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~First Step Prayer~
I admit that I am powerless over my addiction.
I admit that my life is unmanageable when I try to control it.
Help me this day to understand the true meaning of powerlessness.
Remove from me all denial of my addiction.
~Second Step Prayer~
I know in my heart that only you can restore me to sanity.
I humbly ask that you remove all twisted thought and
addictive behavior from me this day.
Heal my spirit and restore in me a clear mind.
Say not thou, I will recompense evil; but wait on the Lord, and he shall save thee. Proverbs 20:22
Do not be in a hurry. Let anger cool down. Say nothing and do nothing to avenge yourself. You will be sure to act unwisely if you take up the club and fight your own battles; and, certainly, you will not show the spirit of the Lord Jesus. It is more noble to forgive and let the offense pass. To let an injury burn inside and to think about revenge is to keep old wounds open and to make new ones. It is better to forget and forgive.
...repentance is the ultimate tipping point. It is the mechanism that puts genuine change into action in our lives and in our culture. It is what enables us to move beyond the past-and all of the mistakes of the past-and into the future with bright hopes and new dreams. Repentance is the fulcrum upon which transformation turns.
One of the central messages of the Scriptures is a call to repentance. It is not to predict the future. It is not to offer new moral mandates. It is simply to declare the "words, statutes, and commandments of the Lord" that the people might "be overtaken and repent" (Zechariah 1:6). It is that they might "put on sackcloth and lament" (Joel 1:13). It is that they might "repent and turn" from all their transgressions "lest iniquity be their stumbling block" (Ezekial 18:30). It is that they might "return to the Lord" for "healing and restoration" (Hosea 6:1). This is the constant refrain of hope in the Scriptures:
Note: all quotes are from the King James Version (KJV). If you have difficulty understanding the KJV we strongly recommend that you get a copy of a more modern language Bible such as The New Life Version Bible, New King James Version, New Revised Standard Version, Today's English Version, The Message, etc.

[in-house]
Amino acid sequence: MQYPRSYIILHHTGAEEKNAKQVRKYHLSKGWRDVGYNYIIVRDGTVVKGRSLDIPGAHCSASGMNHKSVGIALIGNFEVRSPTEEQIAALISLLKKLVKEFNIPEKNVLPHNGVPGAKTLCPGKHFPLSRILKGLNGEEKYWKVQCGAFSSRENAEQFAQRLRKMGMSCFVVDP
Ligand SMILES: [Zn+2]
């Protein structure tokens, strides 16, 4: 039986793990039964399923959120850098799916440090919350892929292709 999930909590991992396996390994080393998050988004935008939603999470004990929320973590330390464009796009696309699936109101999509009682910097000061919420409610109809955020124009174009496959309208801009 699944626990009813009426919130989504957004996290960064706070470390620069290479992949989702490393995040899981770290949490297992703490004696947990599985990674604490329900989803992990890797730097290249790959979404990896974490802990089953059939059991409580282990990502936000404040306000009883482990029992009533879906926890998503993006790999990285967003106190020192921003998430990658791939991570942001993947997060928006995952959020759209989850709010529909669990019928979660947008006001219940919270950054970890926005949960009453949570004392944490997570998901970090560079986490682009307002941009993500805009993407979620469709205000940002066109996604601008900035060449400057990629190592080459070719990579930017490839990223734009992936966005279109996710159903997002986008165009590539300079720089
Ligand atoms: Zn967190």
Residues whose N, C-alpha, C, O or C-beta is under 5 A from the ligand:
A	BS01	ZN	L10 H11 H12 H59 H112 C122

Step One: We admitted we were powerless over our addictions and dysfunctions and that our lives had become unmanageable.
--For I know that in me (that is, in my flesh,) dwelleth no good thing:
for to will is present with me; but [how] to perform that which is
good I find not. For the good that I would I do not: but the evil
which I would not, that I do. Now if I do that I would not,
it is no more I that do it, but sin that dwelleth in me. Romans 7:18-20
Driving down the freeway your left rear tire explodes.You gently pull to the side of the road to exit and see what happened. You begin to check to see why it popped.
The problem with most of humanity is that reason right there. In the end, it doesn't matter what popped the tire. It doesn't matter that if you were in the other lane, you could of avoided it. It doesn't matter that you will now be late. And it doesn't matter when you say, " I knew I should of called in". Why? Because none of those things actually happened.
Work on the solution. Take it off, and fix it. There is nothing in this world that is good, nor bad that you can prevent. For there is only rules one can live by, for which when done, makes you accept when the unpreventable happens.